Omigawd, me and my friend had a bunch of drinks last night and I said, "I need you to cut my hair"....

    posted by tbogg at 9:49 AM



    Quote of the day

    Josh Marshall:

    But there's just nothing more precious than seeing the faux-populist poseur Post editorial writers standing tough against an entrenched "establishment" of thirty-something, tenure-desperate semioticians and lit geeks in defense of "mainstream American values", a well of mores and beliefs with which the Post is no doubt deeply in touch. (Peel away the Fred Hiatt mask and underneath it's Bruce Springsteen; cut a little deeper and he's an Iowa farmer.)

    posted by tbogg at 12:36 AM



    Noonan Watch: Sad Hunk of Meat Edition

    One for my baby and one more for
    the road friendly skies of post-9/11 America
     Posted by Picasa

    Our Lady of the Dolphins has got dem ol' travelin' blues:

    6:10 a.m., Tuesday two days ago, LaGuardia Airport. A long line of what appeared to be roughly a thousand people was snaking down a hall past newsstands and shops. Chaos and an hour wait to get through security. A woman in an airport security uniform patrolled on the left, curtly instructing us to move to the right. A cleaning crew on the right barked, "Coming through, move please!" We stood nervously wherever we wouldn't be yelled at. No one tried to help us, to calm the fears of those about to miss their flights. There was a lot of yelling--"I need your ID open and faced forward! No, you must put that in the bin!" After 45 minutes I got to the first security checkpoint, where I was directed to stand aside for extra clearance. I walked to the rubber matt, stood spread eagled in the Leonardo position, arms out, legs out, as a sleepy stranger ran a wand around my body and patted me for bombs. "Now I know how a cow feels in a cattle pen," I said. I told her how carelessly we'd been treated. She was surprised. No one told her there were a lot of people waiting in line.

    Yes. I'm sure that this was the first time that someone has made the incredibly droll remark about being treated like cattle. In fact, everytime someone uses that line, Peggy should get a royalty payment. And a lot of people waiting in line at LaGuardia? When did that start happening?

    I gave the speech that night, and returned the next morning to the West Palm Beach airport for the flight home. Here, at 9:30 a.m., it was worse. Again roughly a thousand people, again all of them being yelled at by airport and TSA personnel. Get your computers out. Shoes off. Jackets off. Miss, Miss, I told you, line four. No, line four. So much yelling and tension, and all the travelers in slump-shouldered resignation and fear. The fingers of the man in front of me were fluttered with anxiety as he grabbed at his back pocket for his wallet so the woman who checks ID would not snap at him or make him miss his flight.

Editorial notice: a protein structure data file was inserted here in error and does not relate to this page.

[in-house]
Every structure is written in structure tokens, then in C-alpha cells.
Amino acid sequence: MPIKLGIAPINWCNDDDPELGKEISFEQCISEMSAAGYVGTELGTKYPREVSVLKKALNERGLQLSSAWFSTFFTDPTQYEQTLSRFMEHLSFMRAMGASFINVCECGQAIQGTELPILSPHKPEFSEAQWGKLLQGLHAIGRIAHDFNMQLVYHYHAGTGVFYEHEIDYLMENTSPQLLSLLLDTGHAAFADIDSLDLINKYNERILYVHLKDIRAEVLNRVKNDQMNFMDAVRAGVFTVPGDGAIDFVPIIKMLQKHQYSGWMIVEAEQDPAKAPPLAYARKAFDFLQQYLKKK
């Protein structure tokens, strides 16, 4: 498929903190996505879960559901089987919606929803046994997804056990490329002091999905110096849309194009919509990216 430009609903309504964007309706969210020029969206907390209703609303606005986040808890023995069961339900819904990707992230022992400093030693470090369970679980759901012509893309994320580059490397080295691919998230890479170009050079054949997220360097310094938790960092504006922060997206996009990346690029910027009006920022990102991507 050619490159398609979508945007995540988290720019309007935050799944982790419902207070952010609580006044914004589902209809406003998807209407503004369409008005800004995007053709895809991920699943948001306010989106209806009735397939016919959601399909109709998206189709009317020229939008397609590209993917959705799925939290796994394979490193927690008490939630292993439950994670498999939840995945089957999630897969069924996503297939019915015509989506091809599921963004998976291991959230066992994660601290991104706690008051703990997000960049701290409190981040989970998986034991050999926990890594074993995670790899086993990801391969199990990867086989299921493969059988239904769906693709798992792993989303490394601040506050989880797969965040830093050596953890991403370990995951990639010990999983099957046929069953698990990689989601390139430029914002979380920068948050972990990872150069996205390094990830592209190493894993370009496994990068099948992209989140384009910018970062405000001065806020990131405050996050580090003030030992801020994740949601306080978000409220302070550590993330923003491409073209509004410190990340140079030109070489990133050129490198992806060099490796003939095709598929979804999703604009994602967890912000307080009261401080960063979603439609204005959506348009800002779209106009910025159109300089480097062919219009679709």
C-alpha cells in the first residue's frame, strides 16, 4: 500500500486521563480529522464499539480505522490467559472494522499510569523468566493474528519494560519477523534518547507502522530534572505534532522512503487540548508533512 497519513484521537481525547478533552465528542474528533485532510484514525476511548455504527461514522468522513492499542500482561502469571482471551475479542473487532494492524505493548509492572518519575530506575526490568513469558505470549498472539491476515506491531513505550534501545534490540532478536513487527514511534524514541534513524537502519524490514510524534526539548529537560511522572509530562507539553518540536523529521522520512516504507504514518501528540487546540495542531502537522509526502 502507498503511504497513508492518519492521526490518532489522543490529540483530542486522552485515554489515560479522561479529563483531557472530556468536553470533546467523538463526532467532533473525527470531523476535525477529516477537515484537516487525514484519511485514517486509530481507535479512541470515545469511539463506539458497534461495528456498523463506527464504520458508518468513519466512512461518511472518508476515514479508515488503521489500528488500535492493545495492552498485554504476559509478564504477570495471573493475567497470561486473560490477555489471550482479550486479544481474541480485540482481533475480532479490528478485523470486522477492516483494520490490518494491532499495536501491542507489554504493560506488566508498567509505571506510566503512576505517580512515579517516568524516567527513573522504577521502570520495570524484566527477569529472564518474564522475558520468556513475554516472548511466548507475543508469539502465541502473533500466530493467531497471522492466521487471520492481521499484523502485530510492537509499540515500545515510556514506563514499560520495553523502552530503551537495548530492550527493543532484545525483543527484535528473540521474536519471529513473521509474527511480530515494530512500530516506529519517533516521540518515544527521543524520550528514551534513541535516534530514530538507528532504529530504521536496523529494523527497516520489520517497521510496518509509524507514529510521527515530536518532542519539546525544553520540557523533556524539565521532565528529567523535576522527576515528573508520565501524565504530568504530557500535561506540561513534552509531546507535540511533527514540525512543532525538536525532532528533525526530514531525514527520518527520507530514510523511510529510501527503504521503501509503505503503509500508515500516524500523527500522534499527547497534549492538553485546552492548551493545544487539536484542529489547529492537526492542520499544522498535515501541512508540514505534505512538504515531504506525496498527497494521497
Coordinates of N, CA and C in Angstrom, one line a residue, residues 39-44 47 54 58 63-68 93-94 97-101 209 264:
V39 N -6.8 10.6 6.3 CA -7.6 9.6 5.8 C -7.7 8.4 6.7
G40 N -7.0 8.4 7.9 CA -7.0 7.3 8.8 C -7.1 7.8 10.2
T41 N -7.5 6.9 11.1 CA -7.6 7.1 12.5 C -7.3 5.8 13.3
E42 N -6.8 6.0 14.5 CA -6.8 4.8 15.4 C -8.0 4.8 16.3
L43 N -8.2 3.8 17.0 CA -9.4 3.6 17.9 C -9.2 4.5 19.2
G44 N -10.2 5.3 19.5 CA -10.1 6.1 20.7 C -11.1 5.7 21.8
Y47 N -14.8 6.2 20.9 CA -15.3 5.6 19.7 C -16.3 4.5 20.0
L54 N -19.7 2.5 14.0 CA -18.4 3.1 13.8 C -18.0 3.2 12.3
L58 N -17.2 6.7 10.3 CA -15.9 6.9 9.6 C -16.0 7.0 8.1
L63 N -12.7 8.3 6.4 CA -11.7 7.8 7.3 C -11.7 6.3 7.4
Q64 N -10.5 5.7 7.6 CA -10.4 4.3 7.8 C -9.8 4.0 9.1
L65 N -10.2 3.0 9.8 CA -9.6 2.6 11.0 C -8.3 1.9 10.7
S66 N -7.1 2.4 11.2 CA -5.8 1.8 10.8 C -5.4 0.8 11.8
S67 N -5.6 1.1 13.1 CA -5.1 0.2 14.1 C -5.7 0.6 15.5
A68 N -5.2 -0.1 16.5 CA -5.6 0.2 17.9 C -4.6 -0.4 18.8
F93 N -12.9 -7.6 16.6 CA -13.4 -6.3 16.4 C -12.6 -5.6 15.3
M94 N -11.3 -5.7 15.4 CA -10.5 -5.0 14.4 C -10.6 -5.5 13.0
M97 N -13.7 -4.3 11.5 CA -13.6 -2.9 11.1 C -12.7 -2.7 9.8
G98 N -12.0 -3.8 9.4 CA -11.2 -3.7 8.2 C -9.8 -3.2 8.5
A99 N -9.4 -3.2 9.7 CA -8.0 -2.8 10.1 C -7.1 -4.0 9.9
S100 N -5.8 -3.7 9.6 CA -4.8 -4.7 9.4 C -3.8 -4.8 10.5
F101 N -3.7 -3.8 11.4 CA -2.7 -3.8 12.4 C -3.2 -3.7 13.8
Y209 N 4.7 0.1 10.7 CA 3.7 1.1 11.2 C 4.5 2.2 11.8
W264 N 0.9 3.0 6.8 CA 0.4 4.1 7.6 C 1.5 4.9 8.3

This was East Germany in 1960. It was the dictatorship of the clerks, and the clerks were not in a good mood.

    After a half hour in line I get to the first security point.

    "Linfah," says the young woman who checked my ID.

    "I'm sorry?"

    "Linfah." She points quickly and takes the next person's ID.

    "I'm so sorry, I don't understand."

    Now she points impatiently. How stupid could I be?

    Line Five. Oh. OK.

    Stupid southerners and their lack of proper e-nun-ci-a-tion skills.

    I am almost always picked for extra screening. I must be on a list of middle aged Irish-American women terrorists. I know a message is being sent: We don't do ethnic profiling in America. But that is not, I suspect, the message anyone receives. The message people receive is: This is all nonsense. What they think is: This is all kabuki. We're being harassed and delayed so politicians can feel good. The security personnel themselves seem to know it's nonsense: they're always bored and distracted as they go through my clothing, my stockings, my computer, my earrings. They don't treat me like a terror possibility, they treat me like a sad hunk of meat.

    Personally I'm more concerned with sitting next to a crazy woman than a terrorist on a long flight, so if they are keeping an eye out for the Pegster...

    Speaking of sitting next to a crazy woman, Peggy has her stranger-well-met-affirmation moment:

    I boarded my plane. Settled in, took out my notebook, wrote my notes. I turned to the man next to me. "Did you have a bad time with security?"